PROVIDENCE – Congressional Republicans’ tax-cutting bill could add about $5.7 million to the 30-year debt-financing plan for a proposed Pawtucket Red Sox stadium deal in Rhode Island.
The legislative proposal introduced Thursday piqued the interest of Rhode Islanders following the local stadium deal, as a provision of the bill would prohibit the issuance of tax-exempt bonds to finance professional sports stadiums.
The PawSox have proposed to build an $83 million Triple-A baseball stadium in Pawtucket using – in part – tax-exempt bonds.
Team owners have offered to pay $12 million in cash. The rest – about $71 million – would be financed by bonds. Of that total, about $38 million would be tax-exempt, according to the proposal negotiated between the state, the team and Pawtucket.
If the congressional tax bill were to pass as proposed, the PawSox stadium legislation would need to make the bonds taxable, which would add to the cost of paying them back.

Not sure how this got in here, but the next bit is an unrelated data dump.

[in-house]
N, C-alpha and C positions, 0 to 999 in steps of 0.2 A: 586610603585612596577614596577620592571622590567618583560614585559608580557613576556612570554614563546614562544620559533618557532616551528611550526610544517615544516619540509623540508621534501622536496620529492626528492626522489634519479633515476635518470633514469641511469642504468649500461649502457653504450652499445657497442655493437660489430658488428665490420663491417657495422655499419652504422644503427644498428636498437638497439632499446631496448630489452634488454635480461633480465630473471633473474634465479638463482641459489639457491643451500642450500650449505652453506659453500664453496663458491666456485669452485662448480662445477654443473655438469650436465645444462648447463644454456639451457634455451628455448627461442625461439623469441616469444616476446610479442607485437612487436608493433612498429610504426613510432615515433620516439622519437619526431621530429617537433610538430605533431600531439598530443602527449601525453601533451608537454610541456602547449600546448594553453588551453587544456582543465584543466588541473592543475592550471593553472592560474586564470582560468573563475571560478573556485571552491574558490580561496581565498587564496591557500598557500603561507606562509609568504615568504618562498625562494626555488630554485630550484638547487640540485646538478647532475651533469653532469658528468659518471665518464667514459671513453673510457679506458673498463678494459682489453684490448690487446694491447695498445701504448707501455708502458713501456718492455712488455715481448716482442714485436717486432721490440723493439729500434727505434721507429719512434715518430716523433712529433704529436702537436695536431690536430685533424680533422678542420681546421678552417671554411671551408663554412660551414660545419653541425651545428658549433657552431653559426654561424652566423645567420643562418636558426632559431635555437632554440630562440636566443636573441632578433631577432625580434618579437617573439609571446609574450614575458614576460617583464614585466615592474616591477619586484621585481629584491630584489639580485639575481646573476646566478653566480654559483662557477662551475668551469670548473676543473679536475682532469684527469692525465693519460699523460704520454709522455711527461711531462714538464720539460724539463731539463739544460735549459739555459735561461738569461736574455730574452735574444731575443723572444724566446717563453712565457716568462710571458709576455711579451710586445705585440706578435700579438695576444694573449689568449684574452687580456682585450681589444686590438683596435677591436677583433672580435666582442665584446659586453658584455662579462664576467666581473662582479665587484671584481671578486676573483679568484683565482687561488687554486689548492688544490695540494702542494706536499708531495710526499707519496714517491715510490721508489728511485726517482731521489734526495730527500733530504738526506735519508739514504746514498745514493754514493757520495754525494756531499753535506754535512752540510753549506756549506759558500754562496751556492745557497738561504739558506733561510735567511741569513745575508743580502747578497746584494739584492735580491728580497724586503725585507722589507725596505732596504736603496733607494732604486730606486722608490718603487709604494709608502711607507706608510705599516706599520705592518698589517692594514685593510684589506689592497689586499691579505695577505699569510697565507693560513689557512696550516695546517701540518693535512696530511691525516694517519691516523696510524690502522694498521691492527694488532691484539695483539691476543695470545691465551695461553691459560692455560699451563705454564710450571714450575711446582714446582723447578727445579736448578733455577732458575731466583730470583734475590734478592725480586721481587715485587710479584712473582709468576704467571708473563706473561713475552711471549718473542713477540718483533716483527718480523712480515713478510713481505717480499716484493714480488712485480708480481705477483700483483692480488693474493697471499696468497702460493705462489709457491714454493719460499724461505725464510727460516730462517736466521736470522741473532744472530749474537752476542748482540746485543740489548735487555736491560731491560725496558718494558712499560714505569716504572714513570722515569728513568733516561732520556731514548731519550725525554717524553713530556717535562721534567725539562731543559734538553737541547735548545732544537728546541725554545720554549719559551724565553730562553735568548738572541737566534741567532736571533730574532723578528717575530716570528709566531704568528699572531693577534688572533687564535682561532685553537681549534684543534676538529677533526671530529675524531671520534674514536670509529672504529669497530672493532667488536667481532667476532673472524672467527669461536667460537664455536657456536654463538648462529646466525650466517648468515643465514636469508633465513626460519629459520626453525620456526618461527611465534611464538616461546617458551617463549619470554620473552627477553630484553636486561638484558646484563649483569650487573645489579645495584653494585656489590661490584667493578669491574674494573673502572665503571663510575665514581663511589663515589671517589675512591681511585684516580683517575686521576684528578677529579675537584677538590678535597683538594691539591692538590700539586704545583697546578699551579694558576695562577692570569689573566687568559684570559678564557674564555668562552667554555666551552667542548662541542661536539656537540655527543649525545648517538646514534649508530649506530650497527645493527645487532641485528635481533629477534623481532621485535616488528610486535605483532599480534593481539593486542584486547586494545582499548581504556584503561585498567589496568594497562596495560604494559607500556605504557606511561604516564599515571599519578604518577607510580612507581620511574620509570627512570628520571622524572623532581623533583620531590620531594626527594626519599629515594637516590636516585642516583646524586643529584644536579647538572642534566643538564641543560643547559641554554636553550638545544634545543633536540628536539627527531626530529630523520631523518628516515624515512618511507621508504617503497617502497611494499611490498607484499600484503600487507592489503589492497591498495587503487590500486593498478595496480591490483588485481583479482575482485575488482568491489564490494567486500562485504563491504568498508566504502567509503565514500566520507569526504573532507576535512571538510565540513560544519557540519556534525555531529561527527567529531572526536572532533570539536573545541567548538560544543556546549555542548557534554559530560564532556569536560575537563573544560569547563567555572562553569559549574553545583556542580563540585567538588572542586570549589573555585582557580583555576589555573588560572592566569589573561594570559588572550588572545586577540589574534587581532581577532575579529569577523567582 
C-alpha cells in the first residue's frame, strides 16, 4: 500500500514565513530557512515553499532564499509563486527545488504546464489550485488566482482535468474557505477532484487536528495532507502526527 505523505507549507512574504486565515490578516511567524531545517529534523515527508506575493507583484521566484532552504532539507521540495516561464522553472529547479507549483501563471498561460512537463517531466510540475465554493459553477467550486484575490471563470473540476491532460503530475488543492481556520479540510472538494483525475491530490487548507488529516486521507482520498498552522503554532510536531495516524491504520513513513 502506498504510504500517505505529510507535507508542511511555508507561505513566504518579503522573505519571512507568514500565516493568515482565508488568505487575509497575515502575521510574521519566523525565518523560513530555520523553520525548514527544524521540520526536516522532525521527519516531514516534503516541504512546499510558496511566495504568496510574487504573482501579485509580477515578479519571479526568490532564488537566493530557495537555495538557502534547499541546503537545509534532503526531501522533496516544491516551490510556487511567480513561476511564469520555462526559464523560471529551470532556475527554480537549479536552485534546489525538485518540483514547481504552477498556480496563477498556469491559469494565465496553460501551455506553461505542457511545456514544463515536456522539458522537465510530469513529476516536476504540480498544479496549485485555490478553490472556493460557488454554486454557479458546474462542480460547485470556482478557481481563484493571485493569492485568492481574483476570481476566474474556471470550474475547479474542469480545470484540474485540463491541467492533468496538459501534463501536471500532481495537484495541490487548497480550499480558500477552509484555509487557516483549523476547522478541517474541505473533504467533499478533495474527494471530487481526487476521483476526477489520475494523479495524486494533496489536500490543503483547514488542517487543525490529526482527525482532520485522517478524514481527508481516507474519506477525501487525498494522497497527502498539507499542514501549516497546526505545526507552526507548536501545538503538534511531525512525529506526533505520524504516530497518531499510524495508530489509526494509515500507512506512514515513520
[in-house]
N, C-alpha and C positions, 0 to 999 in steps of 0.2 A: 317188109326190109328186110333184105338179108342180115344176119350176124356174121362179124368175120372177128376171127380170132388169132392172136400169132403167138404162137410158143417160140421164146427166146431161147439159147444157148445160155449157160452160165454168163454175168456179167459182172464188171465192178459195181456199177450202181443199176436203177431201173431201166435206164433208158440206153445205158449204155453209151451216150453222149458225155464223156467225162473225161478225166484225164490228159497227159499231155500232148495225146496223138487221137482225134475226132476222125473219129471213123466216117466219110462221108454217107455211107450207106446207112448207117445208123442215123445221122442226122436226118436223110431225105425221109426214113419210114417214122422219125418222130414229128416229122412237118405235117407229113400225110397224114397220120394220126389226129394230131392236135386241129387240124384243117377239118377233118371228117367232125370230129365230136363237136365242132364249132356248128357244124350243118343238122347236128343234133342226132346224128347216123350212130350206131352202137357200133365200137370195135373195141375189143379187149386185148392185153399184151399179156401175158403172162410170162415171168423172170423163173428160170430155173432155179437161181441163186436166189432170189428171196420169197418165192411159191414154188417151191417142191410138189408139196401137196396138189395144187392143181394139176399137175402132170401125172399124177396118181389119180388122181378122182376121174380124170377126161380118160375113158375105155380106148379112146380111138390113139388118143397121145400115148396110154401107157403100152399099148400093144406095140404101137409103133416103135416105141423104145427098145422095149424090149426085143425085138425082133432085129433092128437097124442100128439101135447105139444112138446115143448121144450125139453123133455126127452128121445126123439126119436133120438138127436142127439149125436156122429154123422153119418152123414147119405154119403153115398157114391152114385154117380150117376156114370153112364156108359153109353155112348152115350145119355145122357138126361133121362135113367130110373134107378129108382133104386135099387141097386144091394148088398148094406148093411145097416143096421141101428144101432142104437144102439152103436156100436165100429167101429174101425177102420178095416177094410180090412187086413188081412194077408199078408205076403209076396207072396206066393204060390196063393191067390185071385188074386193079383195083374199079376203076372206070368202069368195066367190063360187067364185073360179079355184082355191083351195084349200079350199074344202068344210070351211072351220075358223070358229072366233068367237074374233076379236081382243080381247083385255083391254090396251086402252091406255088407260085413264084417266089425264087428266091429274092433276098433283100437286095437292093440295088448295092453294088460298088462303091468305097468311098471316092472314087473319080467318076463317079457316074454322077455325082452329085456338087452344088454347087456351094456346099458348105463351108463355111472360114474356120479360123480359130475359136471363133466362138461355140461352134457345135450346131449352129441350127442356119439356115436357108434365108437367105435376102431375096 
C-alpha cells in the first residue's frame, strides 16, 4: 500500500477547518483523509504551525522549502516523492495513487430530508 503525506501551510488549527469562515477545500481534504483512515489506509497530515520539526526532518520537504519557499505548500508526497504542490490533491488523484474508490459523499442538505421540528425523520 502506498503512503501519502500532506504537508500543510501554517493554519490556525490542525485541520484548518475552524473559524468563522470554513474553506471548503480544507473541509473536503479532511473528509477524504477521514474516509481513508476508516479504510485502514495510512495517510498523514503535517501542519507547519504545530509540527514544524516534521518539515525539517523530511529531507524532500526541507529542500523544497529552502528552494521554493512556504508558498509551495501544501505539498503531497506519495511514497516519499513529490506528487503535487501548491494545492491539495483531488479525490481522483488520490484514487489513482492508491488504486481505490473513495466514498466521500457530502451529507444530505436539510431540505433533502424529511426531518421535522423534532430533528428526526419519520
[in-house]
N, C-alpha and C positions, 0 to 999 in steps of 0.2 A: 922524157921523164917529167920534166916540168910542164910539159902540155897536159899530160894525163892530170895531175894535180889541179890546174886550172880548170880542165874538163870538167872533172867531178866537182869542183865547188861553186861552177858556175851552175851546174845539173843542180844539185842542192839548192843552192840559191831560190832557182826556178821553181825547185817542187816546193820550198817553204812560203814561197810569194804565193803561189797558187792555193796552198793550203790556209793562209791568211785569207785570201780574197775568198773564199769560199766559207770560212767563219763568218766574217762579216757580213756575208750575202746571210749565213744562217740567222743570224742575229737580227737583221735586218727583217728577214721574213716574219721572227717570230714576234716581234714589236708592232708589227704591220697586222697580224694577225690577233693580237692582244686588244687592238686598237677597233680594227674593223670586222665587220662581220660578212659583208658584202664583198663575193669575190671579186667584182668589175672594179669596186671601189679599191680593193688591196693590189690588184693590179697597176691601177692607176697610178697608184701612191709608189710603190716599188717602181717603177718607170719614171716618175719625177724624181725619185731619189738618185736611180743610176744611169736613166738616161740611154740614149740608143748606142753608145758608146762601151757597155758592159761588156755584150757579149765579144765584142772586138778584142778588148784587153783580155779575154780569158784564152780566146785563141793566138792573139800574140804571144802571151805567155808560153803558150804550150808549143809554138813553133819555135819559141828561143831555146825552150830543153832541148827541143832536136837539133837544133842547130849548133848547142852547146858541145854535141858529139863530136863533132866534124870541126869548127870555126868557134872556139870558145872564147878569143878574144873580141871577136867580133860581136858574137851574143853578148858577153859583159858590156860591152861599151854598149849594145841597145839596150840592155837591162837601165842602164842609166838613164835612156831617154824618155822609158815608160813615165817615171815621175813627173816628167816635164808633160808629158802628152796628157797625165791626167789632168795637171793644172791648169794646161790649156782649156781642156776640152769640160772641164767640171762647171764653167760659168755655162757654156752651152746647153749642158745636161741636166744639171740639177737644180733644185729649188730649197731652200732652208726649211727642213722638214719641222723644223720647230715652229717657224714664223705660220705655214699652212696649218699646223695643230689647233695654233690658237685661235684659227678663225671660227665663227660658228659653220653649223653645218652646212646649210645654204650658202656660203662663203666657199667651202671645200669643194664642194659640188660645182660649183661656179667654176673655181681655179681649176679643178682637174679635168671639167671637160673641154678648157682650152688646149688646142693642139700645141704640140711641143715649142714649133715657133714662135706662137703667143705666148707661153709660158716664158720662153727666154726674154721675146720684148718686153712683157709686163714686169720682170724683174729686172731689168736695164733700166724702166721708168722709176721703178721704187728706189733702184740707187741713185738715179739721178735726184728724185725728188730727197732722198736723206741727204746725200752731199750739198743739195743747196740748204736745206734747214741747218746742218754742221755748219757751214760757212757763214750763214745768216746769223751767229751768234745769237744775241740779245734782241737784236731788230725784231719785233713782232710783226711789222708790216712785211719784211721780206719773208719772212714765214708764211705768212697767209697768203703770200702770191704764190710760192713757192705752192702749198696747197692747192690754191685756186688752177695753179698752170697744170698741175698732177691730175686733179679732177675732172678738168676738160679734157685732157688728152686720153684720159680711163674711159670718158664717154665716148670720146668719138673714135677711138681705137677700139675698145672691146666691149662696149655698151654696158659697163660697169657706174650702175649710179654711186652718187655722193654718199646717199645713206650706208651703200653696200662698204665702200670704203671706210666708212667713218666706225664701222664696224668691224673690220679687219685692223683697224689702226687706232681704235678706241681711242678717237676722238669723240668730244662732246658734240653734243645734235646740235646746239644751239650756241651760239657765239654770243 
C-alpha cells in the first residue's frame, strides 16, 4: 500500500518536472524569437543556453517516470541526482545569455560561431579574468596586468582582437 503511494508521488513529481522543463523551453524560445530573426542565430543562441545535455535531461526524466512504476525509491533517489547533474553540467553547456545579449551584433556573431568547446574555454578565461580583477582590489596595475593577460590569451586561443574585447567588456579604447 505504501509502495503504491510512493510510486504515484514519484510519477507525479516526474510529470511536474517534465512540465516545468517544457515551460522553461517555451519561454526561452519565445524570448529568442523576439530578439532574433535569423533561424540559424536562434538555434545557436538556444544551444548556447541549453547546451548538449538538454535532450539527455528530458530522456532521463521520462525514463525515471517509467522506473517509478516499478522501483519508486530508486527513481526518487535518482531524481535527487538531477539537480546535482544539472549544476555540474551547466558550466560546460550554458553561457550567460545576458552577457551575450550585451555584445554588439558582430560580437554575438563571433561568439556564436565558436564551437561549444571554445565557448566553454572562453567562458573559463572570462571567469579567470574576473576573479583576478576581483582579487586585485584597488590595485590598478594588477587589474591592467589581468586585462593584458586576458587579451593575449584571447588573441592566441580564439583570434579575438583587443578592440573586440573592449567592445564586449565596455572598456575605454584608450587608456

So, by how much?
R.I. General Treasurer Seth Magaziner estimates issuing taxable bonds instead of tax-exempt bonds would add about $100,000 each year to the amount the state would pay, and about $90,000 for Pawtucket, although it would not increase the actual construction costs for the facility. As presented by the team, the tax revenue generated from activities at the stadium would cover all of the state’s original bond payment amounts, while the city would need extra development around the stadium to take place in order for tax revenue to cover its bond repayments.
Currently, the cost of tax-exempt bonds over a 30-year period for both the city and state together would total about $68 million. If changed to taxable bonds, the total would increase about $5.7 million.
On balance, the increase spread out over three decades isn’t enough for Magaziner to change how he feels about the project.
“We don’t see that as enough to make it unaffordable,” said Evan England, a spokesman for Magaziner.
The federal legislation still has a long way to go before anything is approved, leaving PawSox officials to take a wait-and-see approach.
“Unless anything has happened to bring it to fruition, we remain unaffected,” said Bill Wanless, PawSox spokesman.